Vanity URLS or backslashed directories?
May 16, 2008 9:28 AM   Subscribe

Which is better? A vanity url or a backslashed url. For instance, or Mind you, this is an advertising question. With a product/property it seems smarter to use a vanity url for name recognition, but I understand diluting the brand is a bad idea. What's the best practices you've seen or opinions?
posted by Davidissimo to Computers & Internet (22 answers total) 3 users marked this as a favorite
there's also:

pro: you don't need to register a new domain and can probably use the same webserver.

as for marketing: you'll probably need to say what you're marketing and who you're marketing to in order to get any helpful responses.
posted by kamelhoecker at 9:40 AM on May 16, 2008

If the backslashed URL isn't too long (and it doesn't have to be with redirects), you should try to stick to that.

In the case of recent viral advertising, the vanity URL seems popular, but I've always thought that, for brand purposes, it's best to stick within the company domain. That's the war I'm currently waging within my own "company" (a university).
posted by sjuhawk31 at 9:43 AM on May 16, 2008

Diluting the brand isn't necessarily a bad idea. Companies often have good reasons for establishing distinct brands for certain product lines. It's a question of your overall brand strategy, and how this particular property fits into it -- how strongly aligned the product positioning is with your overall company positioning.

Note that there's yet another way:

Also note: that's not a backslash.
posted by jjg at 9:46 AM on May 16, 2008

Generally, I've seen specific promotions linked with a slash.

I think it makes more semantic sense if it's closely tied to the core company/brand.
posted by cowbellemoo at 9:47 AM on May 16, 2008

If you're going to display or announce the url somewhere in a non-networked environment and rely on the customer to recognize and remember it until they get somewhere with Internet access and then input it... well, the safest answer is However, if, using your example terms "mycompany" is much shorter and more memorable than "awesometown," and assuming that once users get to you'll be promoting the hell out of your links to awesometown content, that's ok then. Don't expect them to remember the whole path, though.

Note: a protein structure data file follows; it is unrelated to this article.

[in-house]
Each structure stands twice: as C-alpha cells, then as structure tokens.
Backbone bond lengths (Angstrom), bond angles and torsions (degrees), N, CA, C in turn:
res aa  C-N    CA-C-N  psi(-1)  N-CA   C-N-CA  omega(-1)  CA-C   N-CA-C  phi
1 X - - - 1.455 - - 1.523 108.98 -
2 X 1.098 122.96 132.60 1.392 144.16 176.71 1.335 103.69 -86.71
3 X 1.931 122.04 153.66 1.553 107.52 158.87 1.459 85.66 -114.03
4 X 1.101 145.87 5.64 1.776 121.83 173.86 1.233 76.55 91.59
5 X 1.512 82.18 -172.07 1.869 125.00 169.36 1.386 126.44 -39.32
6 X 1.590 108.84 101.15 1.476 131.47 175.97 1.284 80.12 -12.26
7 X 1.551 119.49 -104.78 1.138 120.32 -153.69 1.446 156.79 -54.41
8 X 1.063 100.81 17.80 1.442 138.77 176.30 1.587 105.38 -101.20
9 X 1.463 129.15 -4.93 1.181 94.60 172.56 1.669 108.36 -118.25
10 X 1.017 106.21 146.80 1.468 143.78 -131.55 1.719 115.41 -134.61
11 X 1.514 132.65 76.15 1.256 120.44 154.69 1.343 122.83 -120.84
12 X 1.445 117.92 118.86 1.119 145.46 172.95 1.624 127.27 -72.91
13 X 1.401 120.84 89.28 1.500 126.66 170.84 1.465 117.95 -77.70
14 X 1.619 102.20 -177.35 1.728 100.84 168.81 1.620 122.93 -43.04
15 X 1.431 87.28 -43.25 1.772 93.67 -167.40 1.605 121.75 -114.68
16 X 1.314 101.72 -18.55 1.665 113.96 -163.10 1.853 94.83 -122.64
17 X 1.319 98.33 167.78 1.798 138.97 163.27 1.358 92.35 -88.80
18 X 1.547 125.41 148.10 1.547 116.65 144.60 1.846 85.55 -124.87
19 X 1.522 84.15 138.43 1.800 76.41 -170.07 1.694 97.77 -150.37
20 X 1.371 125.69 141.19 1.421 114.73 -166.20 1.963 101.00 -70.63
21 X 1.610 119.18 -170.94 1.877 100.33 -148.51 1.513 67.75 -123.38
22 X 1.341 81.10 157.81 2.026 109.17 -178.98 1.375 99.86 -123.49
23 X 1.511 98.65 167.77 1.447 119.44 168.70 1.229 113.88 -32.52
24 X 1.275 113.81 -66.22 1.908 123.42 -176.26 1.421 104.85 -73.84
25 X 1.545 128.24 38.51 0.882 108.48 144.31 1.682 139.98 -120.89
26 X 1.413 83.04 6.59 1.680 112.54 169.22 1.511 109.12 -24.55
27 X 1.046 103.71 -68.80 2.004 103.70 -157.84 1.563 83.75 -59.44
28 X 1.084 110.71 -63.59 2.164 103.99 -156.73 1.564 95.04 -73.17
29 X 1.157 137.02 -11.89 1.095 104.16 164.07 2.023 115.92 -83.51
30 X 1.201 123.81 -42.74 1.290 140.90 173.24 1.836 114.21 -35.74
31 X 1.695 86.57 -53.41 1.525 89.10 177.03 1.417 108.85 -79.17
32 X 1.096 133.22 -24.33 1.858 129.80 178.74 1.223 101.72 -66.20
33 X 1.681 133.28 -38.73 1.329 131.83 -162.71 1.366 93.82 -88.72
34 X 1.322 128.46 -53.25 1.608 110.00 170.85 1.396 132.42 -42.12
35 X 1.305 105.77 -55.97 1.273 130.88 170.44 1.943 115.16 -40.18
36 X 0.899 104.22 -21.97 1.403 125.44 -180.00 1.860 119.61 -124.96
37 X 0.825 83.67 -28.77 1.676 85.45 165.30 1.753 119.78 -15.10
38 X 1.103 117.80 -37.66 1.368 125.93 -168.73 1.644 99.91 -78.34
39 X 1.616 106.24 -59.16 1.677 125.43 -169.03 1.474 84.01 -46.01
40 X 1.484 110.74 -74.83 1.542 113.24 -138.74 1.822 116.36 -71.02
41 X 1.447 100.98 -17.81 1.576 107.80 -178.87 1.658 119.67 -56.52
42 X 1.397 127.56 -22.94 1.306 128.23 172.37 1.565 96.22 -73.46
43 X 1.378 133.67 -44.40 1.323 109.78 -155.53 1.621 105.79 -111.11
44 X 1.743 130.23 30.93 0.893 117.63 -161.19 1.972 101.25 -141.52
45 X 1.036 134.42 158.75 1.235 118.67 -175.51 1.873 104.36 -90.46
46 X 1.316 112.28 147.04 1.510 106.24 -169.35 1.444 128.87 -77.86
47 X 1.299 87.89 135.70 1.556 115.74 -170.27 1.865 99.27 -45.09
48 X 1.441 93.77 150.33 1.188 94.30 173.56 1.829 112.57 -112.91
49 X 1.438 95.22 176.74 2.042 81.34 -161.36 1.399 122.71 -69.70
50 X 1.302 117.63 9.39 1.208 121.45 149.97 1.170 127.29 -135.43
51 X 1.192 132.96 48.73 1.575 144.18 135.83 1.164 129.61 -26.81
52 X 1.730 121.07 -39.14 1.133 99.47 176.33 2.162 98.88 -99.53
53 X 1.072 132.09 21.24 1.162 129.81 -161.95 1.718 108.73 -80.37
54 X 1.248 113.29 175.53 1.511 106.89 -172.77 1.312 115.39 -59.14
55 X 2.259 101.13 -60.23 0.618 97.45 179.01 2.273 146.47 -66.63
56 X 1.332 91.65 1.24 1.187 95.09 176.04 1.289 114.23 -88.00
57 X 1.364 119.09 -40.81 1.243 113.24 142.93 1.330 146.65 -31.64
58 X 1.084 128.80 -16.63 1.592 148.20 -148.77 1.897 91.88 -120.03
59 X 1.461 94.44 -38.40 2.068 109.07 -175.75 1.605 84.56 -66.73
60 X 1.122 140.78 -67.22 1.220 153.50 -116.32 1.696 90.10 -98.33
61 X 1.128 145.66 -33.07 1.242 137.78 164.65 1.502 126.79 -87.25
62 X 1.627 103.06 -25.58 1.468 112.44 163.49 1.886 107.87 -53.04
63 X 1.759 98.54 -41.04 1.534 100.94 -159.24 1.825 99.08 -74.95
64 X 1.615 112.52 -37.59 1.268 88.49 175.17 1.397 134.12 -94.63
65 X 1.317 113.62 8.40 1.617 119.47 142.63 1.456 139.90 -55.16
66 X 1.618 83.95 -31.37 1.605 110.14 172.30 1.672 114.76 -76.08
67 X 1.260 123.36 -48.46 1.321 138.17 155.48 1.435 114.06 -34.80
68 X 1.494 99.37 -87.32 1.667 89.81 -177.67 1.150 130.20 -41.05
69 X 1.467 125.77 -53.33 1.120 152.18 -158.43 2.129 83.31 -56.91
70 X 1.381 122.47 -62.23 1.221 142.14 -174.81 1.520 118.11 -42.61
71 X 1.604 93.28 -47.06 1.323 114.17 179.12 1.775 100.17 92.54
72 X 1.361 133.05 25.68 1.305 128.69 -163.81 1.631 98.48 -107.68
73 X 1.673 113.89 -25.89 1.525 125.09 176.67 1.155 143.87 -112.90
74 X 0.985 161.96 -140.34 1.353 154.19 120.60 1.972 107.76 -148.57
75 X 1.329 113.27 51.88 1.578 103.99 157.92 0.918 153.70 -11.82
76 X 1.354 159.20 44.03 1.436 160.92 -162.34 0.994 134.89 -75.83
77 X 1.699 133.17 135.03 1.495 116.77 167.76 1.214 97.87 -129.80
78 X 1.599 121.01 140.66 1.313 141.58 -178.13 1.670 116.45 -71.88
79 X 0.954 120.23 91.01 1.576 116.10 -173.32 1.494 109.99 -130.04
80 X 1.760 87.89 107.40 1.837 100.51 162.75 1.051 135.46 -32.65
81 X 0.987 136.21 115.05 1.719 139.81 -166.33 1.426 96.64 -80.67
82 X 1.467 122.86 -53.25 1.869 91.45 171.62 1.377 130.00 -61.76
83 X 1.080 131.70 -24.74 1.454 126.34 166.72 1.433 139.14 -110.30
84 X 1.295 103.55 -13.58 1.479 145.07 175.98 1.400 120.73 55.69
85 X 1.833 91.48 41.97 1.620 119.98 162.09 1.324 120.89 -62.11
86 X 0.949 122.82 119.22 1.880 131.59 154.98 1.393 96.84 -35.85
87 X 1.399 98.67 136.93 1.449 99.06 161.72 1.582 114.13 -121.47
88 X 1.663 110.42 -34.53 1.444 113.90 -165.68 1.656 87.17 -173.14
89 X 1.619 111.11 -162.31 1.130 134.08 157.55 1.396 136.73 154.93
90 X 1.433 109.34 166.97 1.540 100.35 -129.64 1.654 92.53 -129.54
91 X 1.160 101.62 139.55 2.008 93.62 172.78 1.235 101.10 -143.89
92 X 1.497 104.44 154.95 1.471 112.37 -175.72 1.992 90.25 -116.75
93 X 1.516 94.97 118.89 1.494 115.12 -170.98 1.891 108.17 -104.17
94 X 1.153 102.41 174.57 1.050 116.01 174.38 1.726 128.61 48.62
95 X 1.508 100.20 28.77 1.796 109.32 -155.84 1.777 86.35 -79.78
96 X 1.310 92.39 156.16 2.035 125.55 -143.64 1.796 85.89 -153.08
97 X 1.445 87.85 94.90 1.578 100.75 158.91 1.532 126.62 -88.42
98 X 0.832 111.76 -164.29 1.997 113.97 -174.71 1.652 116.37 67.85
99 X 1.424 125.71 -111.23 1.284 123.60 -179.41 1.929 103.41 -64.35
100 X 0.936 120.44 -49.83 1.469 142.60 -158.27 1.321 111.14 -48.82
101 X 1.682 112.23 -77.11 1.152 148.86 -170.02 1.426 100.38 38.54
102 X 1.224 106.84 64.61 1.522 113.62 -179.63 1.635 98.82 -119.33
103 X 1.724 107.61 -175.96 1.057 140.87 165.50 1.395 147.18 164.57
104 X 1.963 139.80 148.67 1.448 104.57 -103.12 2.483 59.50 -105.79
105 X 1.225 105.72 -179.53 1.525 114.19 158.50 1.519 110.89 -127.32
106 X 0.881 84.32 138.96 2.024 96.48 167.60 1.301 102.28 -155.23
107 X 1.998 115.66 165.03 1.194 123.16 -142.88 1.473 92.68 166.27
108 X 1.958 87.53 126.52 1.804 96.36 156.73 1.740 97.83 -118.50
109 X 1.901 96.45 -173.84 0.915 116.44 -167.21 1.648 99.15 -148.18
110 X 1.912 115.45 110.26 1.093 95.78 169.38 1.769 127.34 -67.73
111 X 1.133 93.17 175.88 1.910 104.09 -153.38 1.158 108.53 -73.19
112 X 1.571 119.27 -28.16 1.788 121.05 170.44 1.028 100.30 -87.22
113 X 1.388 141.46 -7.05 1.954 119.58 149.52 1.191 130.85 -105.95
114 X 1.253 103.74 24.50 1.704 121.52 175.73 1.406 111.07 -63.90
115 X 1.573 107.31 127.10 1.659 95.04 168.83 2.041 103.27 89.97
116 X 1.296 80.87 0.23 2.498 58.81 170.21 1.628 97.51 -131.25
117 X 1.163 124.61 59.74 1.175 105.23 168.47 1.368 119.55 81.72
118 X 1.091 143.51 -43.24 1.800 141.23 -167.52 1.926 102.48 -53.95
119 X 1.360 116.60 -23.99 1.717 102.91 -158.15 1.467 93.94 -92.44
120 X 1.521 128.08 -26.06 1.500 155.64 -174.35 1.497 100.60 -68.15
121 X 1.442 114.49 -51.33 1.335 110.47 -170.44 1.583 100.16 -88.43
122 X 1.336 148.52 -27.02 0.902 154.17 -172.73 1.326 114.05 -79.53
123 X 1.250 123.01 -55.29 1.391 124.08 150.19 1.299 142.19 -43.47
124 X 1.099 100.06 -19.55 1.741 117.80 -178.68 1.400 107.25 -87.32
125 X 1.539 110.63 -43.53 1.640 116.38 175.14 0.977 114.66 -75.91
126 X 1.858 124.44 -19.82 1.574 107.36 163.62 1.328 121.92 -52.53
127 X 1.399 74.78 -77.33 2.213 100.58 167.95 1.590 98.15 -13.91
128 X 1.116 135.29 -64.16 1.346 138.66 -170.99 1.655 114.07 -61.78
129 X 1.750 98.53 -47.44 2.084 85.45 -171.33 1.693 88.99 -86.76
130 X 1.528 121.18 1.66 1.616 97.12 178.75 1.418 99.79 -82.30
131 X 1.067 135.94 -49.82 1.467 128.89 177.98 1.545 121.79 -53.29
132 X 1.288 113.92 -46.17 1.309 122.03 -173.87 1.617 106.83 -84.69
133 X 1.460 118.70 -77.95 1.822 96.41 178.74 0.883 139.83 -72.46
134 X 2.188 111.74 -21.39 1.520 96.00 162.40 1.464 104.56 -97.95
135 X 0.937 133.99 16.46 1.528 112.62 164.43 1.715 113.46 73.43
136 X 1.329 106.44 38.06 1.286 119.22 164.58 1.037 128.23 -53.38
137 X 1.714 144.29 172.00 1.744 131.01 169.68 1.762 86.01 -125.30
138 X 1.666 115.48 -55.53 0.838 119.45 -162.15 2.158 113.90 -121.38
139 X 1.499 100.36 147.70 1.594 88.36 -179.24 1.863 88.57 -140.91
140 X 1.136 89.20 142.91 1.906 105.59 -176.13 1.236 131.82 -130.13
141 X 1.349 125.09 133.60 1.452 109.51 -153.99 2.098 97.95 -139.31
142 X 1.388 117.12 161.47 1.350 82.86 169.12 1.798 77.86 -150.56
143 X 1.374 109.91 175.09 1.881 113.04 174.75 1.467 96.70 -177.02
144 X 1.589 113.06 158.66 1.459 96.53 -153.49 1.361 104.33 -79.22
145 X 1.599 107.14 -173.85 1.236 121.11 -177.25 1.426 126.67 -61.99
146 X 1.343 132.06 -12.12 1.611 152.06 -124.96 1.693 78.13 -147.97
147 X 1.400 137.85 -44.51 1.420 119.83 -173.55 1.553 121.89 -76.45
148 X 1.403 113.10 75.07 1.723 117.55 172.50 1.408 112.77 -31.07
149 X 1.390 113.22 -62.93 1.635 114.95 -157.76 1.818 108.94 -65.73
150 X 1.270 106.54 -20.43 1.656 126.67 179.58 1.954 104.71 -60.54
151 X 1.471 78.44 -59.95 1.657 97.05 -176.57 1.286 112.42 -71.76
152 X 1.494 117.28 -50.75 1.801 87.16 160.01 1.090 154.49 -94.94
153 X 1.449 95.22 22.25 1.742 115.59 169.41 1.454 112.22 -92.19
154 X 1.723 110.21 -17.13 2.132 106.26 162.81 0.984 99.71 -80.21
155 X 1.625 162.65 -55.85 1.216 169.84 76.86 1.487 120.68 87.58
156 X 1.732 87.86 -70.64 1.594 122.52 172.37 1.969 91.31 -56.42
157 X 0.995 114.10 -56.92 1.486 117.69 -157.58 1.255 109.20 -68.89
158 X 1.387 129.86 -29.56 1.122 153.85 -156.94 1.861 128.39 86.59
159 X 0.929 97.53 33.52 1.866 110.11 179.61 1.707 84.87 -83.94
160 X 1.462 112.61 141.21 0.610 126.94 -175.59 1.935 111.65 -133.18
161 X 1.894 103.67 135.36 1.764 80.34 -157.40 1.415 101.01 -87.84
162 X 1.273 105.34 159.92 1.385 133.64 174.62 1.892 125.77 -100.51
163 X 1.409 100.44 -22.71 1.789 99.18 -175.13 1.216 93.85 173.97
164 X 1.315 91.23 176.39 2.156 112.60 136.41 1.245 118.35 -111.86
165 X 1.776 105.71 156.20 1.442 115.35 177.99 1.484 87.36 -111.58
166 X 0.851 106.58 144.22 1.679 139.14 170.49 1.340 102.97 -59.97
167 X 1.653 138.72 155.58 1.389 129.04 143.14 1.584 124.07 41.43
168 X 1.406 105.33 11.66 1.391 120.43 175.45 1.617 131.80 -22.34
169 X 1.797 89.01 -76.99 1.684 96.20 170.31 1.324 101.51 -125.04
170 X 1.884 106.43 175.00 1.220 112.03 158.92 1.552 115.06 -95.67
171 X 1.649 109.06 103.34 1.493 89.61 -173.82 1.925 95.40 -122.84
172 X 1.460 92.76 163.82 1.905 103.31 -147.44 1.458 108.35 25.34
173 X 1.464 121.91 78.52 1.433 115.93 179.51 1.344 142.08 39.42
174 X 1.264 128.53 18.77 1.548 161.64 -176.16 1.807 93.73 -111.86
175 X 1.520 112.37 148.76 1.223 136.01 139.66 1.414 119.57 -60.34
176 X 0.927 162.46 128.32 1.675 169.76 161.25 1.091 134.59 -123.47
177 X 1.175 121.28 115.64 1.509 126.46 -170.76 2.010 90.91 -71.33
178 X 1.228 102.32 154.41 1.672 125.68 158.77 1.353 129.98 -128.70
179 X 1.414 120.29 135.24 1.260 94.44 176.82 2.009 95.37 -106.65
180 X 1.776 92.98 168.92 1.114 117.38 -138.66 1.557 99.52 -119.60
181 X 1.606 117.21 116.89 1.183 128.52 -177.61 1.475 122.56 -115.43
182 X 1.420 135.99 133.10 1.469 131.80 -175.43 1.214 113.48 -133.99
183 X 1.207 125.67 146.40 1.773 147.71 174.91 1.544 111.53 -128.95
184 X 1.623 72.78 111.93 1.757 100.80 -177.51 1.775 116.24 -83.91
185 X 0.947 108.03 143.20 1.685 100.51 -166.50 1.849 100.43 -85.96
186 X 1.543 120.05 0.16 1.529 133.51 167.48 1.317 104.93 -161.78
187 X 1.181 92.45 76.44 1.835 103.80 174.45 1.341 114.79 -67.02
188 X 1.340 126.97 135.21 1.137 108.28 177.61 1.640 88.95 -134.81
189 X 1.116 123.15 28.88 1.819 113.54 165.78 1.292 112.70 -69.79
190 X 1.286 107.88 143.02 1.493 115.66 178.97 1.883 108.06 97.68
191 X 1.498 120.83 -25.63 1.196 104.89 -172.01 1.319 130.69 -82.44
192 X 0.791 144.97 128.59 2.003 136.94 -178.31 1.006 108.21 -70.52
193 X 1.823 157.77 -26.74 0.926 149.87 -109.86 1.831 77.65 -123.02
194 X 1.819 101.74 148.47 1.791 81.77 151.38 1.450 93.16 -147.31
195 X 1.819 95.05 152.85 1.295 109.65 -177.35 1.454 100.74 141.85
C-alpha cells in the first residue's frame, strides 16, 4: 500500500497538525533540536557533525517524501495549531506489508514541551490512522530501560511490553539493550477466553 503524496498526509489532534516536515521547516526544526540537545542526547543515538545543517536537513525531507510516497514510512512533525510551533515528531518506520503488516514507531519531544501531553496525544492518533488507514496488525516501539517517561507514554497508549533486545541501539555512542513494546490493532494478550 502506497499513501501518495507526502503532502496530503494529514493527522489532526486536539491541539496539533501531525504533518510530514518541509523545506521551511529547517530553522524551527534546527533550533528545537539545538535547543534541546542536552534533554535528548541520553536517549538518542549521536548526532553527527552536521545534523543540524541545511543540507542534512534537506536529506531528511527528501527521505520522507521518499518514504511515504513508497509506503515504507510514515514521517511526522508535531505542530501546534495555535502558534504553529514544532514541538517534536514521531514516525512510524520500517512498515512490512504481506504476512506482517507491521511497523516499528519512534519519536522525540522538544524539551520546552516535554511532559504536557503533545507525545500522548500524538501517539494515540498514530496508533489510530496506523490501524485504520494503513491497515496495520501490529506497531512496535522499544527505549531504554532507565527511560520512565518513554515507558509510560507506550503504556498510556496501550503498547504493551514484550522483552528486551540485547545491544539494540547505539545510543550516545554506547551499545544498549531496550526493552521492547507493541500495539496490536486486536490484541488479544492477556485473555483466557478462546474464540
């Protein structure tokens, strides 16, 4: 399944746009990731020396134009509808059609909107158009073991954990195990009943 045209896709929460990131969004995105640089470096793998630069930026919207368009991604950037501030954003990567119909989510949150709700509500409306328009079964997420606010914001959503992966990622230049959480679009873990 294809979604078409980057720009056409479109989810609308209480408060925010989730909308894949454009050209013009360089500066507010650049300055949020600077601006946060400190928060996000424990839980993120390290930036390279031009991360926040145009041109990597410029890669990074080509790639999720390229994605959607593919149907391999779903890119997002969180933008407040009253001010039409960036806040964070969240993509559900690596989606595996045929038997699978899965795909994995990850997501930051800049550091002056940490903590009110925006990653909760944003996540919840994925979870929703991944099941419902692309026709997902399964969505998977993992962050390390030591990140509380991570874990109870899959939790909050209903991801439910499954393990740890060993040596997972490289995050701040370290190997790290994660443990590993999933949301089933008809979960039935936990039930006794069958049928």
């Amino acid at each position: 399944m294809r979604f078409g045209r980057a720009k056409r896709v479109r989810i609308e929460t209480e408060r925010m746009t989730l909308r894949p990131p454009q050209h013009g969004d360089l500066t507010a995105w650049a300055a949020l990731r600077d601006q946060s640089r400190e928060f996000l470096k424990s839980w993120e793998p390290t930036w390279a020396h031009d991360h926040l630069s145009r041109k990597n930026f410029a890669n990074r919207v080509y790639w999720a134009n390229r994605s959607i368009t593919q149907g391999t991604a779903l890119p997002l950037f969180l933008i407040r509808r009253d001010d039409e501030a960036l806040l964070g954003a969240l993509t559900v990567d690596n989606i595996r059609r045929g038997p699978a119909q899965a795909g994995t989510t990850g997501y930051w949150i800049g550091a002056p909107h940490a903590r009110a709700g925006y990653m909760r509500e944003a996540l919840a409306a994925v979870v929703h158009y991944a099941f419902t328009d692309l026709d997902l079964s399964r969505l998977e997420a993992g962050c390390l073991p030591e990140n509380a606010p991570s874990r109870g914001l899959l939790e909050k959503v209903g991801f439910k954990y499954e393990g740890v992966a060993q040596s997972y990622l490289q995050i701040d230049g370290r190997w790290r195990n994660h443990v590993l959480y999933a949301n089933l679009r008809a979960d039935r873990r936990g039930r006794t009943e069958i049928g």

The absolute best option will vary brand by brand, product by product, segment by segment. I wouldn't worry too much about brand dilution just based on the url, though it's conceivable that the vagary of your question obscures that risk. I mean, is better than, hands down.

Also, dammit, man, it's a forward slash in URLs. This is a backslash... note how it's pointing the opposite direction from the slashes in your location bar?
posted by mumkin at 9:48 AM on May 16, 2008

Personal opinion:

1) never do combined domains such as

2) I prefer because it seems like the company has a complete vision of its products rather than smart ideas by management which dies after a year when they have proceeded to some other smart idea.
posted by flif at 9:56 AM on May 16, 2008

About the vagueness of the question, it's NDA crapola.

That being said, it's the equivalent of

which, they incidentally used

re: backslash - happens to the best of us. sorry.
posted by Davidissimo at 10:27 AM on May 16, 2008